“Do I have a favourite podcast episode? Well that’s a really hard one to answer. There have been so many great ones. I have a few that stand out for different reasons. Episode one because that’s how it all started and I share my story which is quite emotional for me and it  was my opportunity to bond with my audience. Episode two because it was the first interview I had ever done, a guy called Jerome who shared his amazing story and became a mentor  to me and then the episodes with ‘Aunty Pat’, who’s a healthcare professional who has taught me the most about kidney disease. There are just so many.

Having CKD has transformed my life

“Having CKD (Chronic Kidney Disease) has transformed my life. I guess if I had recovered then I would have just gone back to my job and normal life and carried on; whereas it’s now gifted me this podcast, which does take up hours of my time but I am dedicated to it.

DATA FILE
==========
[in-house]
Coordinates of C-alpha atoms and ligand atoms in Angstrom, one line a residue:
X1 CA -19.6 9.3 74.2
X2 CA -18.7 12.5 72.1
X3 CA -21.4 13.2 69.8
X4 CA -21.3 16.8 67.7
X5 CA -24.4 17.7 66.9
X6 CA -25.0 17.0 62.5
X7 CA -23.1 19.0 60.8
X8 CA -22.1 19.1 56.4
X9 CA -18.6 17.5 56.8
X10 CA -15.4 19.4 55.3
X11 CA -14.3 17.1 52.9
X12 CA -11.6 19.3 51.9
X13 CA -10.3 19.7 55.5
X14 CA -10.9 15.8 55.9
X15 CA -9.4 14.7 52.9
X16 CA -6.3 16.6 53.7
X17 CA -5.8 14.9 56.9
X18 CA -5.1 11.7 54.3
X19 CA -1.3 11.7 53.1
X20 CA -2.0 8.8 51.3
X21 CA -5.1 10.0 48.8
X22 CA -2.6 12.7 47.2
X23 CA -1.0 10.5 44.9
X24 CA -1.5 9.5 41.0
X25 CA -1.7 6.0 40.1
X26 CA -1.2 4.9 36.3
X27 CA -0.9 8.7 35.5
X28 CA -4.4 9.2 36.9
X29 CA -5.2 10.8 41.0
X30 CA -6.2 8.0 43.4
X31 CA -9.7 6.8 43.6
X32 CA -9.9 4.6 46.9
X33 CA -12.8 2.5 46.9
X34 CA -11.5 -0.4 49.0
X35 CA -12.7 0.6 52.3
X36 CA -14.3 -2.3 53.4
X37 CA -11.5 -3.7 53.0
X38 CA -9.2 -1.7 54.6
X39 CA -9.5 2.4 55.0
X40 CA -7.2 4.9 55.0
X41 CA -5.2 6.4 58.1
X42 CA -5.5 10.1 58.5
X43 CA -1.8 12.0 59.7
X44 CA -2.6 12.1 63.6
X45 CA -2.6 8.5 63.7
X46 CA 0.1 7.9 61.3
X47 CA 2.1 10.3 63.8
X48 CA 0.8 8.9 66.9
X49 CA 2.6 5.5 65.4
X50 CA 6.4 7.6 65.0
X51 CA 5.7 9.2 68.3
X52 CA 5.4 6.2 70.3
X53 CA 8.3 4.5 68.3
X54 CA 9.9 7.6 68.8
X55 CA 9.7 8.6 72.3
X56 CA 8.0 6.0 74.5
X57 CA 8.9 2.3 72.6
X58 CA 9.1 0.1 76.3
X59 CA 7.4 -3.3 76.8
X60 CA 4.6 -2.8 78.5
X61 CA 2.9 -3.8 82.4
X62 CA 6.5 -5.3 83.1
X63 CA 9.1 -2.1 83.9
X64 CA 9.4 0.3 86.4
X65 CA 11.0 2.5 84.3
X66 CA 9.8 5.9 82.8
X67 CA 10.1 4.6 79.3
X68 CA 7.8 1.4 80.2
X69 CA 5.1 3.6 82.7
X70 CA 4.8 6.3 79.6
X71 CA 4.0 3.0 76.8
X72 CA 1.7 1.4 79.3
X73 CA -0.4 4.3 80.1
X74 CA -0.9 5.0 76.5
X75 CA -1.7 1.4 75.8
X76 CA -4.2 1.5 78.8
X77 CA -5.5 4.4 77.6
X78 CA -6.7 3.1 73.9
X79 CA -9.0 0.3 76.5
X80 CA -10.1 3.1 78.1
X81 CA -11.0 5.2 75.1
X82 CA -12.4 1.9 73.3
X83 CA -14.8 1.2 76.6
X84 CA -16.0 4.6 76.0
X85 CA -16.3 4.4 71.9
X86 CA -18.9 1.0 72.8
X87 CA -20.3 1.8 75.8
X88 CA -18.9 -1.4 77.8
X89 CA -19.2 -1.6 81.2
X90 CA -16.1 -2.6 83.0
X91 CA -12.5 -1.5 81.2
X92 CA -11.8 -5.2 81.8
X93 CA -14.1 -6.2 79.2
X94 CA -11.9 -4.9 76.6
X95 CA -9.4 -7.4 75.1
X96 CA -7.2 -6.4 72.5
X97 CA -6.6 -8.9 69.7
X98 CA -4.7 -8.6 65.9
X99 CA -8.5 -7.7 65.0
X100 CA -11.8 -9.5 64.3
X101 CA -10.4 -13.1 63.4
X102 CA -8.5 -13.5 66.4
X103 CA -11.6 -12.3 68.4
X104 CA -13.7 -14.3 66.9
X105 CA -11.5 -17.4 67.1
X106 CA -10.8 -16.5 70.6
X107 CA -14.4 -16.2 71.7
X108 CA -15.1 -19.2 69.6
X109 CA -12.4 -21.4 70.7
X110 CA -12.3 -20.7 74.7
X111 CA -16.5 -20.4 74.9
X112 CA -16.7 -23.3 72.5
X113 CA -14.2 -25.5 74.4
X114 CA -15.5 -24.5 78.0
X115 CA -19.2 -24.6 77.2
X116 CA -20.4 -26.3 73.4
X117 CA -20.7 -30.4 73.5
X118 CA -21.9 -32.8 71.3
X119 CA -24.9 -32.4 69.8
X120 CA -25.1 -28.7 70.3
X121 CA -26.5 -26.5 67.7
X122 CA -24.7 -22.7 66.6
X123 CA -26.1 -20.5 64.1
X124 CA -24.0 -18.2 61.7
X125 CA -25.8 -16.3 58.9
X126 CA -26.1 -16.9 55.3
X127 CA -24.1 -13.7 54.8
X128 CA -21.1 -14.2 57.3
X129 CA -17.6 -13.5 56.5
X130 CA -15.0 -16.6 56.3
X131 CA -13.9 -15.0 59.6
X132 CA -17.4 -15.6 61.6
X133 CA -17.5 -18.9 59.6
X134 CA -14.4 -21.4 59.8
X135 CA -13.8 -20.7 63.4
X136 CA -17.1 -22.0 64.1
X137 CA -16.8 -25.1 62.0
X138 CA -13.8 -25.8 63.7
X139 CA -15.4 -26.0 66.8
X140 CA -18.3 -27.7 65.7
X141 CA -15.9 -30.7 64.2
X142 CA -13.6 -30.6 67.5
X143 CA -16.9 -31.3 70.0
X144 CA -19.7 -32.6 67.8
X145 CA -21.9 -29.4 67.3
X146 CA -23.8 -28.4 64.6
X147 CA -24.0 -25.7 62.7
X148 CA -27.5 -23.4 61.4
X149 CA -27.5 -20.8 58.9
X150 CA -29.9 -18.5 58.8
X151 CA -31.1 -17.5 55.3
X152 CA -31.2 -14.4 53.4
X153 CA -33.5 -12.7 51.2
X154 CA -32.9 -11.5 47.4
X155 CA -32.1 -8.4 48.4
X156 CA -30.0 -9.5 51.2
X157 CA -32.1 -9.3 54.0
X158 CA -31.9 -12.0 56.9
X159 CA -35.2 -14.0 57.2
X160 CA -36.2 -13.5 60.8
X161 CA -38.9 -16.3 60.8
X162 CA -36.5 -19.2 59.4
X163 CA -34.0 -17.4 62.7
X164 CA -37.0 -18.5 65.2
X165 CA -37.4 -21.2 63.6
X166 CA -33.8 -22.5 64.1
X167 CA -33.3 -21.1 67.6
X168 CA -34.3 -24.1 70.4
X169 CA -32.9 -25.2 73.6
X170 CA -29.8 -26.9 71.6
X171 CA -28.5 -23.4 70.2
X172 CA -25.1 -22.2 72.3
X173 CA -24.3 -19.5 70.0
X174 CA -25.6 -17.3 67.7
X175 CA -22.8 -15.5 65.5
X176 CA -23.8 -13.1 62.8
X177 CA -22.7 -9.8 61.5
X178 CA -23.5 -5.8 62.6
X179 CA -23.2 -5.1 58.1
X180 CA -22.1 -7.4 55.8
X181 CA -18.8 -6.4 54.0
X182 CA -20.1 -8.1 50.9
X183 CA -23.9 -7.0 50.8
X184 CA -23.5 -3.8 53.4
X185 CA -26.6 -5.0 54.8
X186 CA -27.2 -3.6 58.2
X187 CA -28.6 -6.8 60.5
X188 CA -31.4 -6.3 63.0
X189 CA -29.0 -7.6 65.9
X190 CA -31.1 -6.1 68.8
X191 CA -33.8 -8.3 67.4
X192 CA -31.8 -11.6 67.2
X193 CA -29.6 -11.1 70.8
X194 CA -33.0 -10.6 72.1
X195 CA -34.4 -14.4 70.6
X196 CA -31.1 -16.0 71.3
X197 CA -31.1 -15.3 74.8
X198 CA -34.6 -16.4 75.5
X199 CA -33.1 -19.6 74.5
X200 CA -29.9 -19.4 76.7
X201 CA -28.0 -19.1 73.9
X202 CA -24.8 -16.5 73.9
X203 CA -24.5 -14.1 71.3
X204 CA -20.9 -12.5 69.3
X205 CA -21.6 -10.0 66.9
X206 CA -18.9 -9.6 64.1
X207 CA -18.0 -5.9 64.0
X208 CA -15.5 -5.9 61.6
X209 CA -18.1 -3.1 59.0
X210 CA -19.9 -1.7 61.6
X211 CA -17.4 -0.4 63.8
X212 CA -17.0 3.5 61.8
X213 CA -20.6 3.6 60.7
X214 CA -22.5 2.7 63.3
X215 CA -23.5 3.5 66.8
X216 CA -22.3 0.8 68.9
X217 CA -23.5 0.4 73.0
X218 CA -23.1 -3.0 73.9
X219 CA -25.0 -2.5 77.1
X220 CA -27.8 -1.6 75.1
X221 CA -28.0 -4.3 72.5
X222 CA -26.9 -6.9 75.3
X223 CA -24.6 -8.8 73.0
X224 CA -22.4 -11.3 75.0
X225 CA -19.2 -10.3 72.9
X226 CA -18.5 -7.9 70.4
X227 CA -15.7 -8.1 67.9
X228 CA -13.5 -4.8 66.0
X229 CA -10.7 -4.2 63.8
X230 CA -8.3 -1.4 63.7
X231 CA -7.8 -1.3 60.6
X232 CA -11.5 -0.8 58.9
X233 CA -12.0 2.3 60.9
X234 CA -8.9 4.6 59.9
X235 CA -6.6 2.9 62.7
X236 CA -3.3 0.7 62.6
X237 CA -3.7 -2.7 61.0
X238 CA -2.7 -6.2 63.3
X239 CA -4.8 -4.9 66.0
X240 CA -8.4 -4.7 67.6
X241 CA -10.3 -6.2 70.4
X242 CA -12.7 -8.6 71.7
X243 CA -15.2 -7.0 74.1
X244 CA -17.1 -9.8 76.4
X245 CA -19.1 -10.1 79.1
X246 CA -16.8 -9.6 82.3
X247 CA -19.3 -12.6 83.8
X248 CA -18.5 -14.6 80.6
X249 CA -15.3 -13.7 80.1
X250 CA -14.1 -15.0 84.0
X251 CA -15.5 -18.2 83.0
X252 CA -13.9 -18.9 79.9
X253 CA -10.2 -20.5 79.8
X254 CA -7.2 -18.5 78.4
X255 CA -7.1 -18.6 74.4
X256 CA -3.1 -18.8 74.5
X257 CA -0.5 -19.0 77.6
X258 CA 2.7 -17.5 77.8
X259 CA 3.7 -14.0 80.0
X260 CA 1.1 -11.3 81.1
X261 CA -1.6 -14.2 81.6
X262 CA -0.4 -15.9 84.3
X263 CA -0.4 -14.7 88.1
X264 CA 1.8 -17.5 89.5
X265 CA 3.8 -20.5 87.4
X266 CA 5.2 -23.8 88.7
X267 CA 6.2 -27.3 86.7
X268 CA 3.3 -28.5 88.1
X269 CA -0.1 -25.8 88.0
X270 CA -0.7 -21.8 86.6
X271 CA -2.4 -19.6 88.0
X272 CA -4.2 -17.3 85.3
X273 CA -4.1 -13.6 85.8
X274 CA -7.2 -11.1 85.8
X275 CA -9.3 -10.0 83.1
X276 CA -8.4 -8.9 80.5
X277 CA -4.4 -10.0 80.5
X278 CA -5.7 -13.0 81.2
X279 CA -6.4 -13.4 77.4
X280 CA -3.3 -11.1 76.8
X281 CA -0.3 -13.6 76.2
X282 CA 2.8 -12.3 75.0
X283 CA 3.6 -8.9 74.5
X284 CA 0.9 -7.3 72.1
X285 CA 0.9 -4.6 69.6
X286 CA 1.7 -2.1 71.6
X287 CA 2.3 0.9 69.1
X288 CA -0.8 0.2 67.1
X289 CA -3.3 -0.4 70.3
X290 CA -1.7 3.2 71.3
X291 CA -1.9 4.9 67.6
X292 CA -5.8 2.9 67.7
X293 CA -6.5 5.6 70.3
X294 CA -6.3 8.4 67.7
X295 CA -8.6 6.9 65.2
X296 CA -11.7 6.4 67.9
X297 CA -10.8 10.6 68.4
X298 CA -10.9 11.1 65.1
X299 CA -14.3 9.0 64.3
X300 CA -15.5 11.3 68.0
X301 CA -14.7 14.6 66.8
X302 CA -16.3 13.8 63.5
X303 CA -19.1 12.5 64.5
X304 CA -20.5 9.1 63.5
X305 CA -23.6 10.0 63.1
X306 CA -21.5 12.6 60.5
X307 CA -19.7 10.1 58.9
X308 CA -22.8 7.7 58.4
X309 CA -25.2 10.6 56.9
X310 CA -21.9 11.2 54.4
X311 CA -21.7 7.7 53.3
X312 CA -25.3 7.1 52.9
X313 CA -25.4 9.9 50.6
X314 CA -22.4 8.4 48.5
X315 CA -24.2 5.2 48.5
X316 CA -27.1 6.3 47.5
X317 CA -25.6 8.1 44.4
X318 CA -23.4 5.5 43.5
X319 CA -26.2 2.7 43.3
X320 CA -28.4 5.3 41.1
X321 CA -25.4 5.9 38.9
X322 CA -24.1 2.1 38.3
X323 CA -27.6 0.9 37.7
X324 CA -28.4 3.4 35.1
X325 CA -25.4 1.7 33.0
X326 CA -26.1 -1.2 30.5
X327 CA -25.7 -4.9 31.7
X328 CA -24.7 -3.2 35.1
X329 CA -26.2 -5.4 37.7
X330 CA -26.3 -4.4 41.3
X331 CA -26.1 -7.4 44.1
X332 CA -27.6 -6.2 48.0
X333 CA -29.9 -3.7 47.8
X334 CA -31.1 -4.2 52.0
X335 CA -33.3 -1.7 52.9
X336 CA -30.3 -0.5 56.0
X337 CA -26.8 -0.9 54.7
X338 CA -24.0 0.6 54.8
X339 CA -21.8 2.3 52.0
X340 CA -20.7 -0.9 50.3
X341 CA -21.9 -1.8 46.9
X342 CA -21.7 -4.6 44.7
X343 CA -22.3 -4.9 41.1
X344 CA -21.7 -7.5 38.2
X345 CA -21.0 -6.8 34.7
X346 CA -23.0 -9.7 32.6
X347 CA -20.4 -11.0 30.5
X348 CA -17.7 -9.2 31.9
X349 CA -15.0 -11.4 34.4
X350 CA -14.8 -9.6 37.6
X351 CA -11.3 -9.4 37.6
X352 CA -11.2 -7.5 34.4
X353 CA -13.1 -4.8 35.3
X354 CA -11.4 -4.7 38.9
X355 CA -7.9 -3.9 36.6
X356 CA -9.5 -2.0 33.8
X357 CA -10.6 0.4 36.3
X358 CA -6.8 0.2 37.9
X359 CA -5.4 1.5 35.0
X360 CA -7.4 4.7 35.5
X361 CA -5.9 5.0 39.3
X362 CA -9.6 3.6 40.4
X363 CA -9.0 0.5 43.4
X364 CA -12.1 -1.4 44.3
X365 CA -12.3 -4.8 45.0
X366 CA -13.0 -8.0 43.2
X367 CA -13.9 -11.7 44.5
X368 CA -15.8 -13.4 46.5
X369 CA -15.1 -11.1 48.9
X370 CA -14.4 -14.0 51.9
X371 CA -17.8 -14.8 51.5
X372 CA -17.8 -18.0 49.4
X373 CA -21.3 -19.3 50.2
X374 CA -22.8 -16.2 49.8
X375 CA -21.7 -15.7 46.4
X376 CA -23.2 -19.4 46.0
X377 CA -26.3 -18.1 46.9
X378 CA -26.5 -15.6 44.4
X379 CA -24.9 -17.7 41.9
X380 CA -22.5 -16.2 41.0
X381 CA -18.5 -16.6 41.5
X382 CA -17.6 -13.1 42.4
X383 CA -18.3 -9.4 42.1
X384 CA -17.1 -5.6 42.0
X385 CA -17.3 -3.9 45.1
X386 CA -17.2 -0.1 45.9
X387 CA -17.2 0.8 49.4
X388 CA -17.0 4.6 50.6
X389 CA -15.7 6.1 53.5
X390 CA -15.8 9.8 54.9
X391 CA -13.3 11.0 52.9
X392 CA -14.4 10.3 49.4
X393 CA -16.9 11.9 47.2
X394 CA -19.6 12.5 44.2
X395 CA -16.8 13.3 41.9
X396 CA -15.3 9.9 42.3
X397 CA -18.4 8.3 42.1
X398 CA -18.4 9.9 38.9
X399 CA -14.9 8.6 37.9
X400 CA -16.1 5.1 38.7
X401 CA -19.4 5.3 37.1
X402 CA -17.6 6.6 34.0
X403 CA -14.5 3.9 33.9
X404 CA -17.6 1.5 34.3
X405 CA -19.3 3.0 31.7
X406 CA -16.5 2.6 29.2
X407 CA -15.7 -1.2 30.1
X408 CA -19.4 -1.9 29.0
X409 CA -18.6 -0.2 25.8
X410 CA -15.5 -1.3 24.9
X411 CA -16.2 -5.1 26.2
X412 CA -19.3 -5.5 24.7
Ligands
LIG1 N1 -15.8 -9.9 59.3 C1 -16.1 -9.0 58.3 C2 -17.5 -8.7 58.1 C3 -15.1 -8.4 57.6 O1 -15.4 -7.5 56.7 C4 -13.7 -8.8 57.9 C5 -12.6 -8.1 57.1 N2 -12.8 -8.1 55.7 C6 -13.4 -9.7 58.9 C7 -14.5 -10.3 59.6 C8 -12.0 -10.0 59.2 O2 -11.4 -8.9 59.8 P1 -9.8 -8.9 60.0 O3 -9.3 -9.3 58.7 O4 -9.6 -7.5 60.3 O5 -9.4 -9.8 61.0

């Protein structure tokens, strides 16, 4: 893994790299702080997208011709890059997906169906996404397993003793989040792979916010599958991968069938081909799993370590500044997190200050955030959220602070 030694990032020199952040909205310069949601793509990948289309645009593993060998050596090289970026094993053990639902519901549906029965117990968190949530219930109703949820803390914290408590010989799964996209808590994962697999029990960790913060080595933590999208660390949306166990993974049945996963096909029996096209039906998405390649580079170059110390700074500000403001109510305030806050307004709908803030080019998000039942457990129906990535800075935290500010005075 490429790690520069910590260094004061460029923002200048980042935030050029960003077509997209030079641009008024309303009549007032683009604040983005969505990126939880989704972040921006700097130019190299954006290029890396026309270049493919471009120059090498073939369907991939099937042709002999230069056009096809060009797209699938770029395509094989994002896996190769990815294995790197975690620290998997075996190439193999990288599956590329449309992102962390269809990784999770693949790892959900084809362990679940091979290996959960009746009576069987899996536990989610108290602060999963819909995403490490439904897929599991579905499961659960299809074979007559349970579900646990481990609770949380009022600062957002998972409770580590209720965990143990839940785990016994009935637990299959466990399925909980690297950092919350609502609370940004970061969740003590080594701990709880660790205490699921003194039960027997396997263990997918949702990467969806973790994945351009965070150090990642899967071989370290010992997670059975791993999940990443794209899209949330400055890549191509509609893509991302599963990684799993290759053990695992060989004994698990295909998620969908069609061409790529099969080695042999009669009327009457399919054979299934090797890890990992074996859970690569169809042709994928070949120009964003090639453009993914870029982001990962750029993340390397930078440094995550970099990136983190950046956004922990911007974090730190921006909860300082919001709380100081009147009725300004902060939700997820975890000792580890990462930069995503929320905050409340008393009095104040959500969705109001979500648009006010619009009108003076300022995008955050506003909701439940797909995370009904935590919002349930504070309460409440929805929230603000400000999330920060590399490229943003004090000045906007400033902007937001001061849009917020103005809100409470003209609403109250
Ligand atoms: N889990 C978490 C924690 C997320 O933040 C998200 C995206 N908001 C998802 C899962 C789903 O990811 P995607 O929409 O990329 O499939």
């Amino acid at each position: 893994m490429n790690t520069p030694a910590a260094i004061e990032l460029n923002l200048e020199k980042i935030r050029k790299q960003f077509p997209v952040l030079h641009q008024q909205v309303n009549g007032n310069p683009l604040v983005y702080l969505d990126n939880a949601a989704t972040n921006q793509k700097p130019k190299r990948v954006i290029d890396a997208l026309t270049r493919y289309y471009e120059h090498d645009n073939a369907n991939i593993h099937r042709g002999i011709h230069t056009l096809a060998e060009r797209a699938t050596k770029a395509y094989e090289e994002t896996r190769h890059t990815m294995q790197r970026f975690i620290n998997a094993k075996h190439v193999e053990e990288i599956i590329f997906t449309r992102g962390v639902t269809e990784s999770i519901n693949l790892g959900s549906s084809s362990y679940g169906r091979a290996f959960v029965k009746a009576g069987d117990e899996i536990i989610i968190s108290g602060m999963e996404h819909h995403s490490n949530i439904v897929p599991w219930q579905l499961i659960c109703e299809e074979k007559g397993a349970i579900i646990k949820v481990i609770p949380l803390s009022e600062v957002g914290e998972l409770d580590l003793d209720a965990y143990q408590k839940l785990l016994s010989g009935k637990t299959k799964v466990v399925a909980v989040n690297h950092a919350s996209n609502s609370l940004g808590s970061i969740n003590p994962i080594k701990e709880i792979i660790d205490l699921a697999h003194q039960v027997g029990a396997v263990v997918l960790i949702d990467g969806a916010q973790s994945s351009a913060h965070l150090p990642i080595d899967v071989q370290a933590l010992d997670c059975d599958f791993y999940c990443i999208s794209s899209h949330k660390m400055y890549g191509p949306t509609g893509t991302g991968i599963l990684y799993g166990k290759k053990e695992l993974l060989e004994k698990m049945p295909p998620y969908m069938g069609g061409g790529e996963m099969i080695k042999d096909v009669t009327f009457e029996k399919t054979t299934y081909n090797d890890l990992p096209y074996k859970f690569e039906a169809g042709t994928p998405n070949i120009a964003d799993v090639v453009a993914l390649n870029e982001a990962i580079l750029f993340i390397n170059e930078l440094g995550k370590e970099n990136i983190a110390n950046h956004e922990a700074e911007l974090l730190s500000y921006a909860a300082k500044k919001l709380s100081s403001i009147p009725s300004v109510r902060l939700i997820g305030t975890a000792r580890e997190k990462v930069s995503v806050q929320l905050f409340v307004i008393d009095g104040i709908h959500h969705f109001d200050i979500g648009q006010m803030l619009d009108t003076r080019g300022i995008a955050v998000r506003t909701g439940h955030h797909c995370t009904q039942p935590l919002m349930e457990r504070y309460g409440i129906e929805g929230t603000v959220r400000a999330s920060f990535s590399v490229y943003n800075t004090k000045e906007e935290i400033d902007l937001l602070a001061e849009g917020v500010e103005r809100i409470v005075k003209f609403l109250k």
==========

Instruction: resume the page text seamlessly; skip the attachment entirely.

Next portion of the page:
I firmly believe  that everything happens for a reason and I am supposed to be doing this. It’s become my creative outlet. The podcast is one of my good reasons but there have also been many challenging aspects such as the day-to-day symptoms such as the tiredness, dialysis cramps, dealing with blood pressure crashes on dialysis… It’s a lot.

I’m fortunate in that I have a supportive management team within the NHS so I have been able to carry on working but it is very hard. 

My ‘kidney family’ have been the most instrumental

“Being diagnosed with kidney disease was such a shock to me. In the early days I reached out to organisations such as Kidney Care UK after finding a lack of information about what to  expect from my hospital. Kidney Care UK has a counselling service which I made use of  and I found it very helpful as at the time it felt like my world had come crashing down around me.